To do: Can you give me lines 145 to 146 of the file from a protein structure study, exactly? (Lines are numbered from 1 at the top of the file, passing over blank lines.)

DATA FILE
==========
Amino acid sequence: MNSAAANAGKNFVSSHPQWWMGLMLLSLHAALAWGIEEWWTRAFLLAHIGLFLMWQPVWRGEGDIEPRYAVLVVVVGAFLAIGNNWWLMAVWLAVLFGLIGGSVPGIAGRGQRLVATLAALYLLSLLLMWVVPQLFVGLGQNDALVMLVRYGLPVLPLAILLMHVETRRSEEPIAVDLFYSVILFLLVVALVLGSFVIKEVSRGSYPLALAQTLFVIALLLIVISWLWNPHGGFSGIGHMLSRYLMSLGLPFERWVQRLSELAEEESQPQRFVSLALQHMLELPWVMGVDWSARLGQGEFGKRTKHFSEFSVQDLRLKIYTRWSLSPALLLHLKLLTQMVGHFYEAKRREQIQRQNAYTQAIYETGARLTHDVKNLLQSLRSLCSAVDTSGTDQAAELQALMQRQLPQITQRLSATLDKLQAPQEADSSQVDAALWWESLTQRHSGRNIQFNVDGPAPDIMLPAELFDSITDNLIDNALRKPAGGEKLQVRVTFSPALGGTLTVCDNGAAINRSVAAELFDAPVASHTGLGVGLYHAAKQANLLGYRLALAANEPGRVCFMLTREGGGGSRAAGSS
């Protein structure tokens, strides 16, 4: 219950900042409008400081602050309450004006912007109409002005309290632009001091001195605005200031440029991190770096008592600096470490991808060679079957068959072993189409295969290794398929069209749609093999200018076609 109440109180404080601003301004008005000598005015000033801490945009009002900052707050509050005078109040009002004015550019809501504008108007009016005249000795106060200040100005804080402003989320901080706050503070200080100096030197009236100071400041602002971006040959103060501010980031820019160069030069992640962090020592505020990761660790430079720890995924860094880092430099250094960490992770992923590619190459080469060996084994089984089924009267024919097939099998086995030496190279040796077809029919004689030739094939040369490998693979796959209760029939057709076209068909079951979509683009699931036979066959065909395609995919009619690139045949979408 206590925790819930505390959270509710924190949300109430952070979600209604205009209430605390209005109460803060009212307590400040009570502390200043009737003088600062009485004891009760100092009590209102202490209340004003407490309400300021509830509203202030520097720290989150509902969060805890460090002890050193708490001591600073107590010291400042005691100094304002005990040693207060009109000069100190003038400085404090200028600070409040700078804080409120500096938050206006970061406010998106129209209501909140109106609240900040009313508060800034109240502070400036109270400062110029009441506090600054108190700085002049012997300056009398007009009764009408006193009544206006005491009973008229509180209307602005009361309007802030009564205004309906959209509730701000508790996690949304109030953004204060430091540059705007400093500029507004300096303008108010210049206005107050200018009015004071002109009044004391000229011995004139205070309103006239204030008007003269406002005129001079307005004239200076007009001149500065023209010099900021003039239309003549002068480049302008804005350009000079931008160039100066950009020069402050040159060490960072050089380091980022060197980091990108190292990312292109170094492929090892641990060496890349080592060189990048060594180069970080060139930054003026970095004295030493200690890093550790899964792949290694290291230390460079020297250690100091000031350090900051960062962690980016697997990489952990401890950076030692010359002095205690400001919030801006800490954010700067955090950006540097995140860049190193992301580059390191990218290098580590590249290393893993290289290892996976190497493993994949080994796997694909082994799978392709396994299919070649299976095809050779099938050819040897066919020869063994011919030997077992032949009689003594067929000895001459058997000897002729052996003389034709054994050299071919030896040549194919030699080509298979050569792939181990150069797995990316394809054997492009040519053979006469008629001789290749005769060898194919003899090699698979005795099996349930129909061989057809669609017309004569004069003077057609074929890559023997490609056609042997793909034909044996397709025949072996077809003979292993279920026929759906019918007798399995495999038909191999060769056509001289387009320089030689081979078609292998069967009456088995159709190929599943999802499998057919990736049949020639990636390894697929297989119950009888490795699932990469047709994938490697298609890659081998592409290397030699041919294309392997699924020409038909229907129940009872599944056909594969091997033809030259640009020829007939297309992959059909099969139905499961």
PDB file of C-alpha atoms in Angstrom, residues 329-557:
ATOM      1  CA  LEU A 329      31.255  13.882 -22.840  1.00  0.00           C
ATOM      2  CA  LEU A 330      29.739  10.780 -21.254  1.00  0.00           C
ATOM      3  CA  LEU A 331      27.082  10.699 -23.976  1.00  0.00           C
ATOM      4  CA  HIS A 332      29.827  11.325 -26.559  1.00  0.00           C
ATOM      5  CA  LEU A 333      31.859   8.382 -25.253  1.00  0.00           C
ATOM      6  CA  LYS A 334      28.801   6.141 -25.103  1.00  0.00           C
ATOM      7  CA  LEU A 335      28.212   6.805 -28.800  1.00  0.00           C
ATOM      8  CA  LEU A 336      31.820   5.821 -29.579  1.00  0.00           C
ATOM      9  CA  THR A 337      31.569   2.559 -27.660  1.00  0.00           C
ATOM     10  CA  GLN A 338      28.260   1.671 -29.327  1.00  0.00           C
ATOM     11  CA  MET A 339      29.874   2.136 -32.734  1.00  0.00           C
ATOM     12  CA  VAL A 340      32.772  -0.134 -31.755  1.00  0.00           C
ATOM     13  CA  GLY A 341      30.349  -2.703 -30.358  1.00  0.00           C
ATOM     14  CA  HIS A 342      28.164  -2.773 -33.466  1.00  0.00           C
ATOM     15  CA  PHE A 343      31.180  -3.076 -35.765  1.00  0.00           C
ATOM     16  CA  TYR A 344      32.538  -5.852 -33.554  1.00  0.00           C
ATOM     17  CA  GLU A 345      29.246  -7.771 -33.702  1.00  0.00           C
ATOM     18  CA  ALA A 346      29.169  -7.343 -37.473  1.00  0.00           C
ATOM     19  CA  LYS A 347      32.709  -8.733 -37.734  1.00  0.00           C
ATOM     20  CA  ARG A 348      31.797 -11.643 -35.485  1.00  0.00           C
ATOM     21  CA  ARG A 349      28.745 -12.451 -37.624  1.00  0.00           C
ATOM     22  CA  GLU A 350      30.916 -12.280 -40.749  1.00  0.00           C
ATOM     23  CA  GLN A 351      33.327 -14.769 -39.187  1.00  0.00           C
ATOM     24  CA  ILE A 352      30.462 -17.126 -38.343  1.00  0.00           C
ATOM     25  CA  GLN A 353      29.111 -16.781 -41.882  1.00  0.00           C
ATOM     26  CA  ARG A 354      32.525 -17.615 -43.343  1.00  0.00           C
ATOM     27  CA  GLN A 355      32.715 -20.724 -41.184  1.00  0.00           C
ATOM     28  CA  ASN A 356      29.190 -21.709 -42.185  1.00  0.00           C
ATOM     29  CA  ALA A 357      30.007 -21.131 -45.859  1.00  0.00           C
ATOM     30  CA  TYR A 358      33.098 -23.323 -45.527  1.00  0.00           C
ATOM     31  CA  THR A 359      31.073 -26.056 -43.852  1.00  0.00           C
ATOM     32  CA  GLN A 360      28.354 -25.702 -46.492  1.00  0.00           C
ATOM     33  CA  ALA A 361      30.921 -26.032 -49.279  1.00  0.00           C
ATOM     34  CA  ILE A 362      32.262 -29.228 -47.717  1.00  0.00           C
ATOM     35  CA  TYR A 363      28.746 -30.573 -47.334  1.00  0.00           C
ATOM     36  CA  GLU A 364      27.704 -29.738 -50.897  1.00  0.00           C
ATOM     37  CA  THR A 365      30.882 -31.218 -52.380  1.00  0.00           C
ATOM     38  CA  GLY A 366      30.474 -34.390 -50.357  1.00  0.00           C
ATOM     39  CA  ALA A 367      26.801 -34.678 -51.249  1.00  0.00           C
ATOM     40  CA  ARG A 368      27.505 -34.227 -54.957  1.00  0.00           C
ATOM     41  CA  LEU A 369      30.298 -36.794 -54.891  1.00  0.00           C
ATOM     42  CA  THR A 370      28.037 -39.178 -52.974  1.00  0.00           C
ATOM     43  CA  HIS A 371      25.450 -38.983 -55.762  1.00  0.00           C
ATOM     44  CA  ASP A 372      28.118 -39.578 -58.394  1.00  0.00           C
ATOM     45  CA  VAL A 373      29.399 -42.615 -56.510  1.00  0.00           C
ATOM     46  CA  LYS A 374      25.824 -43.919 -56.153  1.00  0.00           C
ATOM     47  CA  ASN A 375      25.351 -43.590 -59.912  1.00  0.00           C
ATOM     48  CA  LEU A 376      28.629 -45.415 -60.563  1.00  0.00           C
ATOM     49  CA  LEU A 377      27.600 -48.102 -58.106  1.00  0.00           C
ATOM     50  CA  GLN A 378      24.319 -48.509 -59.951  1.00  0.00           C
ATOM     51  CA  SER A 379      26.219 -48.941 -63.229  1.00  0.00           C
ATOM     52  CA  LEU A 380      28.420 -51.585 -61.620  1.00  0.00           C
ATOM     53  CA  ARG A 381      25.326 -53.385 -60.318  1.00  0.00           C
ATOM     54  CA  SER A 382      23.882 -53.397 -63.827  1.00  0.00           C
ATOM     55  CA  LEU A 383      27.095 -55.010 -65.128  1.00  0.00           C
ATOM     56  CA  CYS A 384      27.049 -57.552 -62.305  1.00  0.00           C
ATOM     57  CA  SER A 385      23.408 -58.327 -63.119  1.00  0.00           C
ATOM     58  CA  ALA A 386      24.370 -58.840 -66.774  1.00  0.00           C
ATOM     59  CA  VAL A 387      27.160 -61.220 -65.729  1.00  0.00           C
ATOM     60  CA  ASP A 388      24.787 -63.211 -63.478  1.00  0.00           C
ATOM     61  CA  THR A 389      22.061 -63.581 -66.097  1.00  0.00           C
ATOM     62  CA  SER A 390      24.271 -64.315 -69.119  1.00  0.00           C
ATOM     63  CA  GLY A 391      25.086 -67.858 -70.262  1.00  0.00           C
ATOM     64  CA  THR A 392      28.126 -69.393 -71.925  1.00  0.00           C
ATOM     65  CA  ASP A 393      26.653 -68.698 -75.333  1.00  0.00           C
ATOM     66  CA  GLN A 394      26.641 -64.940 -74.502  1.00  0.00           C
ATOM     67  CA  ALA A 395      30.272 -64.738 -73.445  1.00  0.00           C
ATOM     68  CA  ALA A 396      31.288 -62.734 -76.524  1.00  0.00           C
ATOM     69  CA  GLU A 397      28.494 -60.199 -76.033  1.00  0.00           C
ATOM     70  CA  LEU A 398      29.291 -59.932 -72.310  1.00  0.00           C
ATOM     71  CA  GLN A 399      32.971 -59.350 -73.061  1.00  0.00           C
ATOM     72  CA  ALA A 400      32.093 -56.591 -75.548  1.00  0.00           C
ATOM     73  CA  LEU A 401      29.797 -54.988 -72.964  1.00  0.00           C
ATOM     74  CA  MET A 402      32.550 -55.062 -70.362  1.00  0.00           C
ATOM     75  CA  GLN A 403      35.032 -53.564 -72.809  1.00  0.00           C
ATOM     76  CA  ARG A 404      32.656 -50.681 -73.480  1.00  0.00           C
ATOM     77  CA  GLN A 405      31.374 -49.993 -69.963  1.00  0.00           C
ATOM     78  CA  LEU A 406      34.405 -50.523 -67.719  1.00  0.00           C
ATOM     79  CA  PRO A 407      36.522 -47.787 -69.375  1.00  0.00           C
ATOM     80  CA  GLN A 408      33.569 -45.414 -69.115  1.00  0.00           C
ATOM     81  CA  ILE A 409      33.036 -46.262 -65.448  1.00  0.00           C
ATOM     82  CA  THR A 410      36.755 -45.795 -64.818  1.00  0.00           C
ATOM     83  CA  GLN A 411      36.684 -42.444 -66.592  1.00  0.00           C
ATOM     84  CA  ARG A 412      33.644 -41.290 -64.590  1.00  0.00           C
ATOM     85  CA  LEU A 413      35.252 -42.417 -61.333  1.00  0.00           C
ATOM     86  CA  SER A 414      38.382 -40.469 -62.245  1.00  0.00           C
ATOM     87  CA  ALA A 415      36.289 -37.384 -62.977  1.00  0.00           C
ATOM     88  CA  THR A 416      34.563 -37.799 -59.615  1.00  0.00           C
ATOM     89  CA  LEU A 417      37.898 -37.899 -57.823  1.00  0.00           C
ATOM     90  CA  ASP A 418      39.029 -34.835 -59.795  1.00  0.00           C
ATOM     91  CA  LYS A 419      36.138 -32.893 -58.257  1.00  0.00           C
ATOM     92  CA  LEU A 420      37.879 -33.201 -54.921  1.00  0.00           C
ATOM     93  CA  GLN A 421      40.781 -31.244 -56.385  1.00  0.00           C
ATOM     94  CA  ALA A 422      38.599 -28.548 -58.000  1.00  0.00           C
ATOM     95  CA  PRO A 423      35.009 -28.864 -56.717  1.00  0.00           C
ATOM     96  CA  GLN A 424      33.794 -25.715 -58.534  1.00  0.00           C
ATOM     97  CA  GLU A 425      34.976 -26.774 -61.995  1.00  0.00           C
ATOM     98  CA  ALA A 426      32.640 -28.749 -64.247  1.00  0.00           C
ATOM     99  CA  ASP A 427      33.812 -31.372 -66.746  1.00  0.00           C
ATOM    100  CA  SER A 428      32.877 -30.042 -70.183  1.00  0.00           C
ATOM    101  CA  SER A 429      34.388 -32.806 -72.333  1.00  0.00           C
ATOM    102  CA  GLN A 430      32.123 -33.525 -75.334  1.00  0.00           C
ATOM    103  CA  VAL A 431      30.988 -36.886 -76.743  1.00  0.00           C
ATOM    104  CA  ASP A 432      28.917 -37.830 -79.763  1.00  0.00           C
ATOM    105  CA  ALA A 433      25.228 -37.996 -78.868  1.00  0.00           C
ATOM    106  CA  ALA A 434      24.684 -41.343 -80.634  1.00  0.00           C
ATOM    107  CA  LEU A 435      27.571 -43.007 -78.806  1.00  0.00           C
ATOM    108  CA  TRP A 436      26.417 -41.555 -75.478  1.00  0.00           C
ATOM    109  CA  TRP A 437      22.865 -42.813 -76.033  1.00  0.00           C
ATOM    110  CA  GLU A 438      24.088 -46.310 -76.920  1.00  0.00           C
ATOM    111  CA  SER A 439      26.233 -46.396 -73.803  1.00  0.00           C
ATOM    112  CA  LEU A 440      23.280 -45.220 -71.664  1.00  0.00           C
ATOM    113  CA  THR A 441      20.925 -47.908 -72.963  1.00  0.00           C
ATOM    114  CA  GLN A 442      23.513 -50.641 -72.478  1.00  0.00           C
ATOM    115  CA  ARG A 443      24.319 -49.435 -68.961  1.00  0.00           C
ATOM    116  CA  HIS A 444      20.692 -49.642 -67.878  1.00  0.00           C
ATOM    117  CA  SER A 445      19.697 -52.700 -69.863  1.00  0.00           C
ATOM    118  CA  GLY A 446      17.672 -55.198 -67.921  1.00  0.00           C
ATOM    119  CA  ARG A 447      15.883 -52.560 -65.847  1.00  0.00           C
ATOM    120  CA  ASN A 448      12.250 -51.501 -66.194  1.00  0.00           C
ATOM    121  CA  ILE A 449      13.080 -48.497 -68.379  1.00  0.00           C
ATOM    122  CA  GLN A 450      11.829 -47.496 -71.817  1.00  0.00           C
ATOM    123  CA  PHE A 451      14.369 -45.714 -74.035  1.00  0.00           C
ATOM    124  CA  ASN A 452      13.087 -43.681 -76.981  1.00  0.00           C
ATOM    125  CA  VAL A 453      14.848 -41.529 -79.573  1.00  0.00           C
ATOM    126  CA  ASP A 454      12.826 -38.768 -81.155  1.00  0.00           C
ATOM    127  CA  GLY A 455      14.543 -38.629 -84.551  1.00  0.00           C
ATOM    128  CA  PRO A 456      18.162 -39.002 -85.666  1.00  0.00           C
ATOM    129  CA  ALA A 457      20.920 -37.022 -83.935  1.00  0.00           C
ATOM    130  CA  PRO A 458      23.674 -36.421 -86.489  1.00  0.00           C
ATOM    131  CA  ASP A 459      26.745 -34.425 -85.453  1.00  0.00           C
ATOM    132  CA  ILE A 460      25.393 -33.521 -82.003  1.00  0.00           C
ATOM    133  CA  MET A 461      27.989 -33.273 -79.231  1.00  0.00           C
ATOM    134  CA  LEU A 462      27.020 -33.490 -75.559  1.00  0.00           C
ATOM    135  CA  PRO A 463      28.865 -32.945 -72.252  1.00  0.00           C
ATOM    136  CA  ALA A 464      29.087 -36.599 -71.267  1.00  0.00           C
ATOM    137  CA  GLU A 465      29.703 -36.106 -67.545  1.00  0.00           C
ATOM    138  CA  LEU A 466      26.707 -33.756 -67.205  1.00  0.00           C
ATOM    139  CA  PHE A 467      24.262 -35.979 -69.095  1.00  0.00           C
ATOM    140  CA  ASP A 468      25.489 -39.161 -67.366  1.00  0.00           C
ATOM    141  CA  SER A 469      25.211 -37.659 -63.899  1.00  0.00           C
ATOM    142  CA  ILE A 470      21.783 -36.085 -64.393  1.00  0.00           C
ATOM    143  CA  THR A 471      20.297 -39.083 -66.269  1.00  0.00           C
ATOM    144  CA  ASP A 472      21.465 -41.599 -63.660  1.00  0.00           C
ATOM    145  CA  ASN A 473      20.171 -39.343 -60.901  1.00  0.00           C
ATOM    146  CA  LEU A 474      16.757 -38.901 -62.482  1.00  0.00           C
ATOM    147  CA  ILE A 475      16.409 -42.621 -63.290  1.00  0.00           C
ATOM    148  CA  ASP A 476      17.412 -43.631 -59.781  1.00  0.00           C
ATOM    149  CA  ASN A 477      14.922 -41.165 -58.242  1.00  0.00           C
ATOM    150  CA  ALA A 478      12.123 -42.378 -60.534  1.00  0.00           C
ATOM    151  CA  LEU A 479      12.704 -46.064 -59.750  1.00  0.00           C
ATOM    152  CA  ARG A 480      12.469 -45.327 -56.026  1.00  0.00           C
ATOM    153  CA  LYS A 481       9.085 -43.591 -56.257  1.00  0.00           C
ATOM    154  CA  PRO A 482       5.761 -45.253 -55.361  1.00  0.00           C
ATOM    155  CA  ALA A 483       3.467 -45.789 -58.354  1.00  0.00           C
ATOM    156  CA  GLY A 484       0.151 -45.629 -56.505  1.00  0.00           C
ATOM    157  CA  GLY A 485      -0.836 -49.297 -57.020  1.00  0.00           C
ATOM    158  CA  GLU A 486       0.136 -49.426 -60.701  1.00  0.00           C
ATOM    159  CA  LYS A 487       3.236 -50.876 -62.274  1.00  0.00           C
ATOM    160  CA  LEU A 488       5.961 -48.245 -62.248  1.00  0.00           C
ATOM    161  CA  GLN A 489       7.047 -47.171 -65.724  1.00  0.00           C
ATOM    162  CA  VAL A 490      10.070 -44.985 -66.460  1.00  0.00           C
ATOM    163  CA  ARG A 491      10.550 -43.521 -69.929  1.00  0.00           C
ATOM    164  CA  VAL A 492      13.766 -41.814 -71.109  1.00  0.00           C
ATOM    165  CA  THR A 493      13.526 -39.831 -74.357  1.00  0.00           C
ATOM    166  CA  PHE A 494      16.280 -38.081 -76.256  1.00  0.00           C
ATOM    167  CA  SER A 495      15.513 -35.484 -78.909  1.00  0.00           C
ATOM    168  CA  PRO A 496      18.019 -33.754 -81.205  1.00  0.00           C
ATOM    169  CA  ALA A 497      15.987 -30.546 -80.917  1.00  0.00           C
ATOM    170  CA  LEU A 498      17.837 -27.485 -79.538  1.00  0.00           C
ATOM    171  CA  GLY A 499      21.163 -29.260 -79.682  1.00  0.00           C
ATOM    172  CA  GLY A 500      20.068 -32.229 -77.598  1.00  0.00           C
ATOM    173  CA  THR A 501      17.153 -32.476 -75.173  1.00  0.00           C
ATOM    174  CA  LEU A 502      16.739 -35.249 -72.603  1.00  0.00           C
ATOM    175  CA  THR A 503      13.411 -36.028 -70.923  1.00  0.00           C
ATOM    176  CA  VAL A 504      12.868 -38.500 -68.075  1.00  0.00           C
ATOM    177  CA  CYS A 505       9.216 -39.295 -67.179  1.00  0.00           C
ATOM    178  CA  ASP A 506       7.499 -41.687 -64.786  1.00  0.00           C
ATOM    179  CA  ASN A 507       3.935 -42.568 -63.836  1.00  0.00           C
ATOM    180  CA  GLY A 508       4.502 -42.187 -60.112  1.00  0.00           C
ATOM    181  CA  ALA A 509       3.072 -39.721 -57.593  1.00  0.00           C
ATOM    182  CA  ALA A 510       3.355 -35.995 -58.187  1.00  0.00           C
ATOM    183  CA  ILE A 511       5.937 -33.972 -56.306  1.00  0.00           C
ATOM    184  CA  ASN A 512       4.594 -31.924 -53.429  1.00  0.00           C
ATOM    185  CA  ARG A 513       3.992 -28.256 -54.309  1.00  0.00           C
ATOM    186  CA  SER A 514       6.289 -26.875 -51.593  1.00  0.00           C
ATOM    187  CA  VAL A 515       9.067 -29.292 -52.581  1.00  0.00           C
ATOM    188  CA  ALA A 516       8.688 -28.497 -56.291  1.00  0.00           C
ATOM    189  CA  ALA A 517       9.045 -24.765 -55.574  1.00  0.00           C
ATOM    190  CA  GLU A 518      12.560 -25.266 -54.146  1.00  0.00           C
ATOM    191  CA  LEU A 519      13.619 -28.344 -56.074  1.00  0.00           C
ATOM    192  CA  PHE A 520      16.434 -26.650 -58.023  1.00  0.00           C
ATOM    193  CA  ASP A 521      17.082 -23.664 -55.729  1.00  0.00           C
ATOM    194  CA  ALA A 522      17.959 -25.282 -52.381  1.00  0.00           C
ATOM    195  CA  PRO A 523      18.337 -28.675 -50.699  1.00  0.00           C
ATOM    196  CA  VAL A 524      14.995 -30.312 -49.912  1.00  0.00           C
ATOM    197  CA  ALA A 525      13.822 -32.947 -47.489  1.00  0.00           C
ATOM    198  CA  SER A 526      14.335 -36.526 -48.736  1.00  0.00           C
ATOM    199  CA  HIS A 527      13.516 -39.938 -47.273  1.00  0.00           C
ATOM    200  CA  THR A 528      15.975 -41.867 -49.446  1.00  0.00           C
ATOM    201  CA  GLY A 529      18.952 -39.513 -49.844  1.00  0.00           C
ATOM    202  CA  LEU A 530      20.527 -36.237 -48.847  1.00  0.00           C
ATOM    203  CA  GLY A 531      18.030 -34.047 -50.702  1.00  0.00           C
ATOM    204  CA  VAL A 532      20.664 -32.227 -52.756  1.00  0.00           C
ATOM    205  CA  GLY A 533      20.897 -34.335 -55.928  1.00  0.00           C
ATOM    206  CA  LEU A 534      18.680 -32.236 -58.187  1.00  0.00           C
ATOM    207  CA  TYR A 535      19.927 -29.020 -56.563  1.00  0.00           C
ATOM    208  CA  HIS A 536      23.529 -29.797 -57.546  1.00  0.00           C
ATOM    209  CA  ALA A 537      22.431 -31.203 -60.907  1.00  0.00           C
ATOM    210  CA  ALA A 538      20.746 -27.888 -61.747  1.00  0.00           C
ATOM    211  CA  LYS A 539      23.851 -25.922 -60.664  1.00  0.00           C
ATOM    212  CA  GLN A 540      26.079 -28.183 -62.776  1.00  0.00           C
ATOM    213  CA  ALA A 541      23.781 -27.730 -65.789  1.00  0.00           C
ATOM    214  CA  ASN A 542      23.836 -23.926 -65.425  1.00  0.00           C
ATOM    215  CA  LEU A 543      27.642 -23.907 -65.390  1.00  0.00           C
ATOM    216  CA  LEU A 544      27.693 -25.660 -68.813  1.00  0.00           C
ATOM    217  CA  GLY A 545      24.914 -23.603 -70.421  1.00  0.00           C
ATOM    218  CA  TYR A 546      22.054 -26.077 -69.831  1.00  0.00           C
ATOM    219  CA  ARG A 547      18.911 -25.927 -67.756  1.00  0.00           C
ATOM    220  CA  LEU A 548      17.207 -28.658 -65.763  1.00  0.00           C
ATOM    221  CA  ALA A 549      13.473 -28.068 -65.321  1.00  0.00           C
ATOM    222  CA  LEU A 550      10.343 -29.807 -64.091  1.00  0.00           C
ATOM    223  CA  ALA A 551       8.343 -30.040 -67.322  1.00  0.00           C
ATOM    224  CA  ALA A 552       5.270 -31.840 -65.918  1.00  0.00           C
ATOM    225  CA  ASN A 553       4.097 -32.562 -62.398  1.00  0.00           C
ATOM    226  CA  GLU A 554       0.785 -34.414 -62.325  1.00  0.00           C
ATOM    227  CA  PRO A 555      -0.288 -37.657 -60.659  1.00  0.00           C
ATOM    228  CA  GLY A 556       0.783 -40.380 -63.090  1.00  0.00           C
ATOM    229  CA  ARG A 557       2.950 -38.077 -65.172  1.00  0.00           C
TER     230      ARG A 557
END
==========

ATOM    142  CA  ILE A 470      21.783 -36.085 -64.393  1.00  0.00           C
ATOM    143  CA  THR A 471      20.297 -39.083 -66.269  1.00  0.00           C